Magnesium deficiency can lead to a host of health concerns which are easily remedied with the help of diet and nutritional supplements.
As a matter of fact, magnesium is one of the most important components of treating my migraine patients and helping them fight against additional illnesses.
Unfortunately, more than half of all Americans are deficient in this essential nutrient.
Magnesium is one of the greatest relaxation minerals on the market, with the ability not only to help you with your migraines, but to help you with your stress levels, sleep quality, and even restless leg syndrome.
Magnesium is used all the time in functional medicine, but not a common prescription in conventional medicine settings. It is used often in emergency medicine, however. I have seen it on the crash carts. If someone was in a life-threatening situation with an irregular heartbeat, for example, then IV magnesium would be administered. It is given to those who suffer from frequent bouts of constipation, as well as to pregnant women who go into pre-term labor or have high blood pressure.
Basically, Magnesium is a Miracle Mineral.
Of course, I mean that loosely, But it is essential for many bodily functions that keep us in good health. Thankfully, magnesium is easy to obtain and extremely affordable.
Magnesium works essentially as a relaxer. If you are feeling crampy, irritable, stiff, headachy, or depressed for no apparent reason, you are probably magnesium deficient. This mineral is actually responsible for more than 300 enzyme reactions in the body. It is found all over the place, but mostly in the muscles, bones, and brain. It is necessary for the cells to produce energy, to supply the “pumps” in the glands, keep the muscles relaxed, and stabilize membranes.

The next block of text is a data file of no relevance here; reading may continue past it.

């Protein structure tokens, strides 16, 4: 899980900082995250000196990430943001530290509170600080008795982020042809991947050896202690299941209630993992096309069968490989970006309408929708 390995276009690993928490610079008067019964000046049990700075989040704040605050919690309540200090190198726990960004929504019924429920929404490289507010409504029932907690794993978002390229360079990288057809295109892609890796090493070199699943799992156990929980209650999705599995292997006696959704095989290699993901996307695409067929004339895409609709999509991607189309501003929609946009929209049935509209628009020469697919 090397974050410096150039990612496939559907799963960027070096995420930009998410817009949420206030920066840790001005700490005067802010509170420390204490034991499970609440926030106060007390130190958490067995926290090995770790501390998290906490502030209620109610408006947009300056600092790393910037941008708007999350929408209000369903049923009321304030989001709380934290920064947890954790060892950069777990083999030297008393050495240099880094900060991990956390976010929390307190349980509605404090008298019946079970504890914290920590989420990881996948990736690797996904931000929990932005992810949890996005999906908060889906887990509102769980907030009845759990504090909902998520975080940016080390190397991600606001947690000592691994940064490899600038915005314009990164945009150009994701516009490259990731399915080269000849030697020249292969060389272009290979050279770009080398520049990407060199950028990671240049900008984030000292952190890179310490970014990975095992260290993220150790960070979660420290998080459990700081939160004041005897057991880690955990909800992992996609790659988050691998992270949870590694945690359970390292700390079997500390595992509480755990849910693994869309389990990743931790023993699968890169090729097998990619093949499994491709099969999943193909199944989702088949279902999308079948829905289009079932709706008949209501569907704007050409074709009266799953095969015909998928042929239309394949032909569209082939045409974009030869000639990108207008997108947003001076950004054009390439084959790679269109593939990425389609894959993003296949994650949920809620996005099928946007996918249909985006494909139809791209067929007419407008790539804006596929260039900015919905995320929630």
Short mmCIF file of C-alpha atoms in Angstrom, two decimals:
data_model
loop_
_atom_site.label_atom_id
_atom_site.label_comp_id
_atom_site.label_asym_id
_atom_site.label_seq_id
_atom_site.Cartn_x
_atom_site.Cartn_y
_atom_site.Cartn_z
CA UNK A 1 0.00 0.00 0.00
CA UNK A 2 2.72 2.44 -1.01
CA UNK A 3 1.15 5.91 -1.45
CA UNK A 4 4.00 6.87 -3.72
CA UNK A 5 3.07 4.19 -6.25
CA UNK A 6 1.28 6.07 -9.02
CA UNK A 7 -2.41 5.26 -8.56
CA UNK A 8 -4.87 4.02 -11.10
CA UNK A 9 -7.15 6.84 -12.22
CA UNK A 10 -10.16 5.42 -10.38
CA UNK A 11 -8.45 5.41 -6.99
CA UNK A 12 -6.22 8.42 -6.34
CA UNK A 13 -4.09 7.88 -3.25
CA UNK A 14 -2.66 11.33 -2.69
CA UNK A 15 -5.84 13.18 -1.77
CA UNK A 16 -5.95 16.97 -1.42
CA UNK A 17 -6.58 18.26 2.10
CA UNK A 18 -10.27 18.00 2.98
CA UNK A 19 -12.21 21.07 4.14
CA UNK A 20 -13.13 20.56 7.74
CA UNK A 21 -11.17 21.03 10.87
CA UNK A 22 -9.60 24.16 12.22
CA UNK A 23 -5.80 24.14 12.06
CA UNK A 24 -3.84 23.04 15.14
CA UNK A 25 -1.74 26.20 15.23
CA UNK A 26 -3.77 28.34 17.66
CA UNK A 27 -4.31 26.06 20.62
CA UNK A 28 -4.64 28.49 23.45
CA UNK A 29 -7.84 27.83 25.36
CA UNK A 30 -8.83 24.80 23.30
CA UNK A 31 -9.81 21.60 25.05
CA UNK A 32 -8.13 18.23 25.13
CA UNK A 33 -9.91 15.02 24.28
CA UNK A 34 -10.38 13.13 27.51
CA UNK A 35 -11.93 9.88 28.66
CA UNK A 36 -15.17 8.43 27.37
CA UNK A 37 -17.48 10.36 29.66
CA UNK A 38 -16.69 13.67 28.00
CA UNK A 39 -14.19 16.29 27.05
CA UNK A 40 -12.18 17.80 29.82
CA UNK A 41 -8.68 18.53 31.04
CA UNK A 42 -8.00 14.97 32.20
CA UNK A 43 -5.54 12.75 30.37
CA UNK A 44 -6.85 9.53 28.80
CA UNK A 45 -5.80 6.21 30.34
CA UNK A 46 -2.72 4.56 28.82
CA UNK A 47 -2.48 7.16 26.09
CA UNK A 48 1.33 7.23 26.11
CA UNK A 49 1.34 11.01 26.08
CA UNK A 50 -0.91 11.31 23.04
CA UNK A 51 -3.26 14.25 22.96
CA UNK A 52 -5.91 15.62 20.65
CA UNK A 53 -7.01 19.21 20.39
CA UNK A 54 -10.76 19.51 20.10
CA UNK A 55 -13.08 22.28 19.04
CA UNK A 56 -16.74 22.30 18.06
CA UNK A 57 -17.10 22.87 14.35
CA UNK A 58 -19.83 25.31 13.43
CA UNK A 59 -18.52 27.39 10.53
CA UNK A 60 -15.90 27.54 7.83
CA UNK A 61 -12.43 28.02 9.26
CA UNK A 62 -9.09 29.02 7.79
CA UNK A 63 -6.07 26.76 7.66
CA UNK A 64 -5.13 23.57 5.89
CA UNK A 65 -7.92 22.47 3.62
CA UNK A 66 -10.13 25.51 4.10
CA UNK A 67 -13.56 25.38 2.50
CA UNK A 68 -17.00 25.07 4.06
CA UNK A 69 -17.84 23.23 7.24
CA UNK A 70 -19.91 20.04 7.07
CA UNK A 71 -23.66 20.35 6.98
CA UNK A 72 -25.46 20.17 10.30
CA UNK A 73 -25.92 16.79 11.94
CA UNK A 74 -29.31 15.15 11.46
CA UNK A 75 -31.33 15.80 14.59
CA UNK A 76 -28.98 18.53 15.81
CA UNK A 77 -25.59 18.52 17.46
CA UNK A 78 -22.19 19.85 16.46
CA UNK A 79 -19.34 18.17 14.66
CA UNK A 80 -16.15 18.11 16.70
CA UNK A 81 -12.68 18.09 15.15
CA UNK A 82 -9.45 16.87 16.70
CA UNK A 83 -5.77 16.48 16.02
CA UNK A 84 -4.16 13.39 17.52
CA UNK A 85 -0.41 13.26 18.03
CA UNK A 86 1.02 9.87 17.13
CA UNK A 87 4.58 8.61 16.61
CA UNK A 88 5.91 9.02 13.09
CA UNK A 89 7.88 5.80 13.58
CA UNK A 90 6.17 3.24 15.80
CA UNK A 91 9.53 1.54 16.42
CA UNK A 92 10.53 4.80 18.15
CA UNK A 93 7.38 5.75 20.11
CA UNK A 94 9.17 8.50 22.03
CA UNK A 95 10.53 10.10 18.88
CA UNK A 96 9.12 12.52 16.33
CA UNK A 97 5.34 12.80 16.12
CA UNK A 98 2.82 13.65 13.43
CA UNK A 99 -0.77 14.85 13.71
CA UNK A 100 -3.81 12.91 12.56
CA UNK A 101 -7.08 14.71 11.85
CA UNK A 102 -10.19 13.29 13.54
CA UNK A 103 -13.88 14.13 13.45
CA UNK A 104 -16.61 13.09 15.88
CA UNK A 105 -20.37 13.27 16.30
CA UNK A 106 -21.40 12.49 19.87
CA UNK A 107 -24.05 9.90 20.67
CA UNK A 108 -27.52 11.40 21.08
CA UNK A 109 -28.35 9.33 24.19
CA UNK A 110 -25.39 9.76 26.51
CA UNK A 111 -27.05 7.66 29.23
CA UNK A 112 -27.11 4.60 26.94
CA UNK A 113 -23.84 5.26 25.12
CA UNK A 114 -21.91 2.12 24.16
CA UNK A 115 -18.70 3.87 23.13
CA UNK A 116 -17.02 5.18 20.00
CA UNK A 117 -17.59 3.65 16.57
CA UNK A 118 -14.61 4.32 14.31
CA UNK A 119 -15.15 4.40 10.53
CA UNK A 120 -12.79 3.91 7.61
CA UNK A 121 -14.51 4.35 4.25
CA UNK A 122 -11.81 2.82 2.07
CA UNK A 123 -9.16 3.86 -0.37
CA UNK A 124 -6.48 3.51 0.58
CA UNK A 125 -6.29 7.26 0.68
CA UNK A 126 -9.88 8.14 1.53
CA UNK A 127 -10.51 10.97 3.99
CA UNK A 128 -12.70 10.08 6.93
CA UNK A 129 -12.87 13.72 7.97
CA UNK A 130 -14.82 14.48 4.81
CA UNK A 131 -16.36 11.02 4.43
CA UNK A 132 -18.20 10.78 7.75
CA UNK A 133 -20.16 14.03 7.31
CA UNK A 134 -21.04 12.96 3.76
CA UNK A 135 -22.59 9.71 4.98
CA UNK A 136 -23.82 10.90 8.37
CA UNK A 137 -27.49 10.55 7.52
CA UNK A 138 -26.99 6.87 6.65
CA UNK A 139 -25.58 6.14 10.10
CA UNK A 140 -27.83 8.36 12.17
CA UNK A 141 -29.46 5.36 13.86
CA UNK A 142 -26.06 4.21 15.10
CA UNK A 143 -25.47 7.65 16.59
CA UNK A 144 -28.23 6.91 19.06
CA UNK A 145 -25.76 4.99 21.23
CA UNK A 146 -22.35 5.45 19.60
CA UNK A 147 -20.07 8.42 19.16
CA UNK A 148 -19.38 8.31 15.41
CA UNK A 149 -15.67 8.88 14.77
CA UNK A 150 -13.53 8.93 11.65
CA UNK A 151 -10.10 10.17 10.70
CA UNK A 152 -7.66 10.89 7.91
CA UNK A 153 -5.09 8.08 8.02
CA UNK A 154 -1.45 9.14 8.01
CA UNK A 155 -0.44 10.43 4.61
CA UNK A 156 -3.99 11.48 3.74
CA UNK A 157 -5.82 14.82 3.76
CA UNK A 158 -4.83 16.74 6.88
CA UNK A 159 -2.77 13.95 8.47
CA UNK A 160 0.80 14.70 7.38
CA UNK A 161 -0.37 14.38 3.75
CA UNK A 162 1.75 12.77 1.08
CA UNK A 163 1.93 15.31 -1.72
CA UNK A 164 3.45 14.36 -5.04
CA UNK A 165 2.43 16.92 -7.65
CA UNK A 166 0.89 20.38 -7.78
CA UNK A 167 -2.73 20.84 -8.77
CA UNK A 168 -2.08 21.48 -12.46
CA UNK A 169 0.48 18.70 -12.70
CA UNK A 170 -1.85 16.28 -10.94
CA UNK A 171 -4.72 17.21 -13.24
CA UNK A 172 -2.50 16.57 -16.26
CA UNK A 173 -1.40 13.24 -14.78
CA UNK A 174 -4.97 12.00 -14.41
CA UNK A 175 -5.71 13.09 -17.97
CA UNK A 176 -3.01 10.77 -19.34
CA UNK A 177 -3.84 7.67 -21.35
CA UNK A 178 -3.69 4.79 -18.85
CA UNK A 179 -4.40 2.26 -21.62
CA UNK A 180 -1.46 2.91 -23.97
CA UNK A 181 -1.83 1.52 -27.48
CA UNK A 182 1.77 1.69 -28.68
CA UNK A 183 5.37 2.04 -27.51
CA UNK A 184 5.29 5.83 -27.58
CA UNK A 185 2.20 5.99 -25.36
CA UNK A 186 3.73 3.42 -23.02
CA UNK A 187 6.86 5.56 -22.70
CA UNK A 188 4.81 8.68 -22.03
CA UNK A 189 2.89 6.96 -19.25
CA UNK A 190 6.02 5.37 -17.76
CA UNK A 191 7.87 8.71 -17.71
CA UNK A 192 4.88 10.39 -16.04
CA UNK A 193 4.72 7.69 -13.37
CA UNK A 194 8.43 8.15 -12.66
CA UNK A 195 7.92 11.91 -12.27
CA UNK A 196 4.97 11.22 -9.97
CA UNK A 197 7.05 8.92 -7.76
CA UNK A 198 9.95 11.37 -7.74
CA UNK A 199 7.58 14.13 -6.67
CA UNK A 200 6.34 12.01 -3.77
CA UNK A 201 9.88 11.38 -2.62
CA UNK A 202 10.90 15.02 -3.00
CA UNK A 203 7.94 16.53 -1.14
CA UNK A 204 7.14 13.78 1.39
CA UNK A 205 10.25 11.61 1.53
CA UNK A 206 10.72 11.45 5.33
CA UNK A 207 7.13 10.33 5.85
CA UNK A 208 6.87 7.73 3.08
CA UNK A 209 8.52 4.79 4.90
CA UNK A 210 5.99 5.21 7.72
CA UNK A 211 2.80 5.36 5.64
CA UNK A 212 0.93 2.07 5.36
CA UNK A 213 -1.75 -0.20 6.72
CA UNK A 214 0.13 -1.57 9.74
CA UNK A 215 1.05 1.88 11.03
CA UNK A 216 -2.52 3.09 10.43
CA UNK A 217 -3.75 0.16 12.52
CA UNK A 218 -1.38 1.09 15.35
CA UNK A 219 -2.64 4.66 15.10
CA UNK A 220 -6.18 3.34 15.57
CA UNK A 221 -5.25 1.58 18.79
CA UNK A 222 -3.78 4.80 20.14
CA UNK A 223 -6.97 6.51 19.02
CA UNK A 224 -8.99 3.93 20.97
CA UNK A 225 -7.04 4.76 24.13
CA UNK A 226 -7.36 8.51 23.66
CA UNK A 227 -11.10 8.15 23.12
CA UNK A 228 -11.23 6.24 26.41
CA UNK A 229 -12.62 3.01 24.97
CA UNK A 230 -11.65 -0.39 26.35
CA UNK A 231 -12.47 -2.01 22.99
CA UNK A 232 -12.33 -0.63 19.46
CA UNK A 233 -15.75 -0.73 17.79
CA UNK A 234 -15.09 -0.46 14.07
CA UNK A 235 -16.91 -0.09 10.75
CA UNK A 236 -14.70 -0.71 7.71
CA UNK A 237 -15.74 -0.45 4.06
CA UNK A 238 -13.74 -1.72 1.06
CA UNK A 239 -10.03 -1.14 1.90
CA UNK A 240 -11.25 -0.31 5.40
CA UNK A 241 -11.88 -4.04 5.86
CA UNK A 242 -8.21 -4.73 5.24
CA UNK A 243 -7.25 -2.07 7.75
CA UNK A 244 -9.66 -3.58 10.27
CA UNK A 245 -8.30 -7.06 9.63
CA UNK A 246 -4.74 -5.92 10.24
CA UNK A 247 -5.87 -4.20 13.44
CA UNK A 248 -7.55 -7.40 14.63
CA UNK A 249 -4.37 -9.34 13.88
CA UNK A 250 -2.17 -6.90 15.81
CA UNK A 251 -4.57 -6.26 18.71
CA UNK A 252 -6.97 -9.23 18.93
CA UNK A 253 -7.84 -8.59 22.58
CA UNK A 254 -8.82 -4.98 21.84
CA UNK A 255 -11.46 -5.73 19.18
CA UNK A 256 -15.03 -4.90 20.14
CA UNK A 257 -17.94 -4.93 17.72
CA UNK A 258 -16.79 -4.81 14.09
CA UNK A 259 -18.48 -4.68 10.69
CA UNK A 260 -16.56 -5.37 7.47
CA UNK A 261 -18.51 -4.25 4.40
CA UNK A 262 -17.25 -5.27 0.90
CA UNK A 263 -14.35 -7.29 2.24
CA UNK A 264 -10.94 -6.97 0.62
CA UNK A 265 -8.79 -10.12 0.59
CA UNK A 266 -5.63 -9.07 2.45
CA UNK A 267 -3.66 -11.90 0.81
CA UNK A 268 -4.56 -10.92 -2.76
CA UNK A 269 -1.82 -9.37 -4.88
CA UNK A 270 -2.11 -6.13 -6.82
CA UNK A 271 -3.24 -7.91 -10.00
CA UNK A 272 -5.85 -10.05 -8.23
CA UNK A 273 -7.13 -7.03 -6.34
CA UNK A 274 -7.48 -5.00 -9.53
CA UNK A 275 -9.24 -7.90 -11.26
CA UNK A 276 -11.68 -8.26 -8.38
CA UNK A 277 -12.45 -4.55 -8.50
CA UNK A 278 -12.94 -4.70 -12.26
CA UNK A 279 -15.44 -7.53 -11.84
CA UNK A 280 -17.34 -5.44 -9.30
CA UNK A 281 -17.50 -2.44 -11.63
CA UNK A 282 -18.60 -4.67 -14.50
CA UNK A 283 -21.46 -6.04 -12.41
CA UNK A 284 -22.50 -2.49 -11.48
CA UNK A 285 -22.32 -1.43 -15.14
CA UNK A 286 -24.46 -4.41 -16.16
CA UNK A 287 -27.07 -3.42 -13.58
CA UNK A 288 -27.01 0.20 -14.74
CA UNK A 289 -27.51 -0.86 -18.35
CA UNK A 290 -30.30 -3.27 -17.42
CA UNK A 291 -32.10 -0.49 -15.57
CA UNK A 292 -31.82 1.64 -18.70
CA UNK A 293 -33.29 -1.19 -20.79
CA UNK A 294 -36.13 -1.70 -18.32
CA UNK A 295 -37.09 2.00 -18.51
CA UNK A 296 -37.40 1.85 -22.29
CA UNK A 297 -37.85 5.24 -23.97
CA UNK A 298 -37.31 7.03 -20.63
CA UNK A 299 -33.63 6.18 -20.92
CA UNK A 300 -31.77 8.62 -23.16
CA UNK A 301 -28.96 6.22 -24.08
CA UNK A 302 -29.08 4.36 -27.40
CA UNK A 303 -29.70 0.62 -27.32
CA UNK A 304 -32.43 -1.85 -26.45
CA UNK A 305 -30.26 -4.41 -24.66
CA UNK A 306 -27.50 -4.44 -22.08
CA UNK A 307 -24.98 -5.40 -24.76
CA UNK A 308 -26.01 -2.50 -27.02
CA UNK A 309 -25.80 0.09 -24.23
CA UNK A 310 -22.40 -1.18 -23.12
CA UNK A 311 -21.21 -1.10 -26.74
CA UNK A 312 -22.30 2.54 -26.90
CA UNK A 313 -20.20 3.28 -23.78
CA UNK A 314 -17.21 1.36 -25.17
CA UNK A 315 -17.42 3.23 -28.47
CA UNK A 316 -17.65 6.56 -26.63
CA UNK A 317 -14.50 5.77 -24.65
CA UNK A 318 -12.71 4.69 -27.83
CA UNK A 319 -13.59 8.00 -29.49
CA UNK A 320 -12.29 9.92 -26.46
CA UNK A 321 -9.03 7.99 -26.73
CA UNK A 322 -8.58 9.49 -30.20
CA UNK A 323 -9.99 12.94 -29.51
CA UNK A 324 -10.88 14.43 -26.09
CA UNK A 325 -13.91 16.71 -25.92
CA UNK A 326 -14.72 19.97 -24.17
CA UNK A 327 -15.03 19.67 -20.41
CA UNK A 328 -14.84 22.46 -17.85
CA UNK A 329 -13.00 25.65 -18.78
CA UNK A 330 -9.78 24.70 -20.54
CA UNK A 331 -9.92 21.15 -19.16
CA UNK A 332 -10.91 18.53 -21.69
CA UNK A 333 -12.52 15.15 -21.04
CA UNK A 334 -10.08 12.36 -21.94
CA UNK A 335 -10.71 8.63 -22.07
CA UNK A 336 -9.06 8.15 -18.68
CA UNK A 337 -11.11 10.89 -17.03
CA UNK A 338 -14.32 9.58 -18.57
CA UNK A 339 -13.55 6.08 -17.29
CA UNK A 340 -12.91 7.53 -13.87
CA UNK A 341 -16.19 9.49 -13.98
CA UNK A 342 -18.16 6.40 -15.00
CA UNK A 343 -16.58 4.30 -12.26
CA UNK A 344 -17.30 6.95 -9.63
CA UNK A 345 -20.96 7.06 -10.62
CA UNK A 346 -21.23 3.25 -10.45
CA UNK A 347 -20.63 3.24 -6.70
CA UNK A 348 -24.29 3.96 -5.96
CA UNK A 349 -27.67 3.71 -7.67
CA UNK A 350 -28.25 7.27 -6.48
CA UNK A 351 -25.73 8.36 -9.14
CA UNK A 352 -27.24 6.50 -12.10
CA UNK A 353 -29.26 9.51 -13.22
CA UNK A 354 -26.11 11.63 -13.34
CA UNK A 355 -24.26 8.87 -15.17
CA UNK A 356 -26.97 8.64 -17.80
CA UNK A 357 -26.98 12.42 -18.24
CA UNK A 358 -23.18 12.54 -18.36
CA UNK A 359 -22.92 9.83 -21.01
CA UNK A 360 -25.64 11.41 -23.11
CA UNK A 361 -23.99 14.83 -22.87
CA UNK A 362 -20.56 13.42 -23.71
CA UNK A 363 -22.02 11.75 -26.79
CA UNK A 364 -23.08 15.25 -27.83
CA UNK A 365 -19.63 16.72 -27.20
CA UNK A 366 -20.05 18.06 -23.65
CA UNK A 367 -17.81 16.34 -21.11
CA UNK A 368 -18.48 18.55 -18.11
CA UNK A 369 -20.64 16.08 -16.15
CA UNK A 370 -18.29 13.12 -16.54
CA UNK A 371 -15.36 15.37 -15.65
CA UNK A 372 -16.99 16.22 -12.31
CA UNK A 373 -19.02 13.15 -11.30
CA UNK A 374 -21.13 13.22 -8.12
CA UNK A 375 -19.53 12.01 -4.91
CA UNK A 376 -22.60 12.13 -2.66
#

The list of symptoms and problems that come from a deficiency is extensive. There are actually over 3500 medical references to magnesium deficiency. Some of these symptoms include, but are not limited to:
- Crampy muscles
- Headaches or migraines
- Restless legs
- Chronic fatigue
- Kidney stones
- High blood pressure
- Irritable bowel syndrome
Clearly, this is a big problem.
People need more magnesium if they suffer from a chronic condition like migraines.
Why are we so deficient? Simple. Because we eat a diet full of processed foods with essentially no magnesium and are loaded with prescription medications that could be depleting us.
So, how do we increase our magnesium levels?
We know we aren’t getting enough in our current diet, so it would good to include a few high magnesium items to your grocery list going forward. Here are some ideas:
- Sea vegetables
- Nuts (almonds, cashews, pecans, walnuts)
- Leafy green vegetables
- Wheat bran
- Brown rice
- Collard greens
All of these foods could help control your magnesium levels, which in turn will alleviate many of your migraine symptoms.
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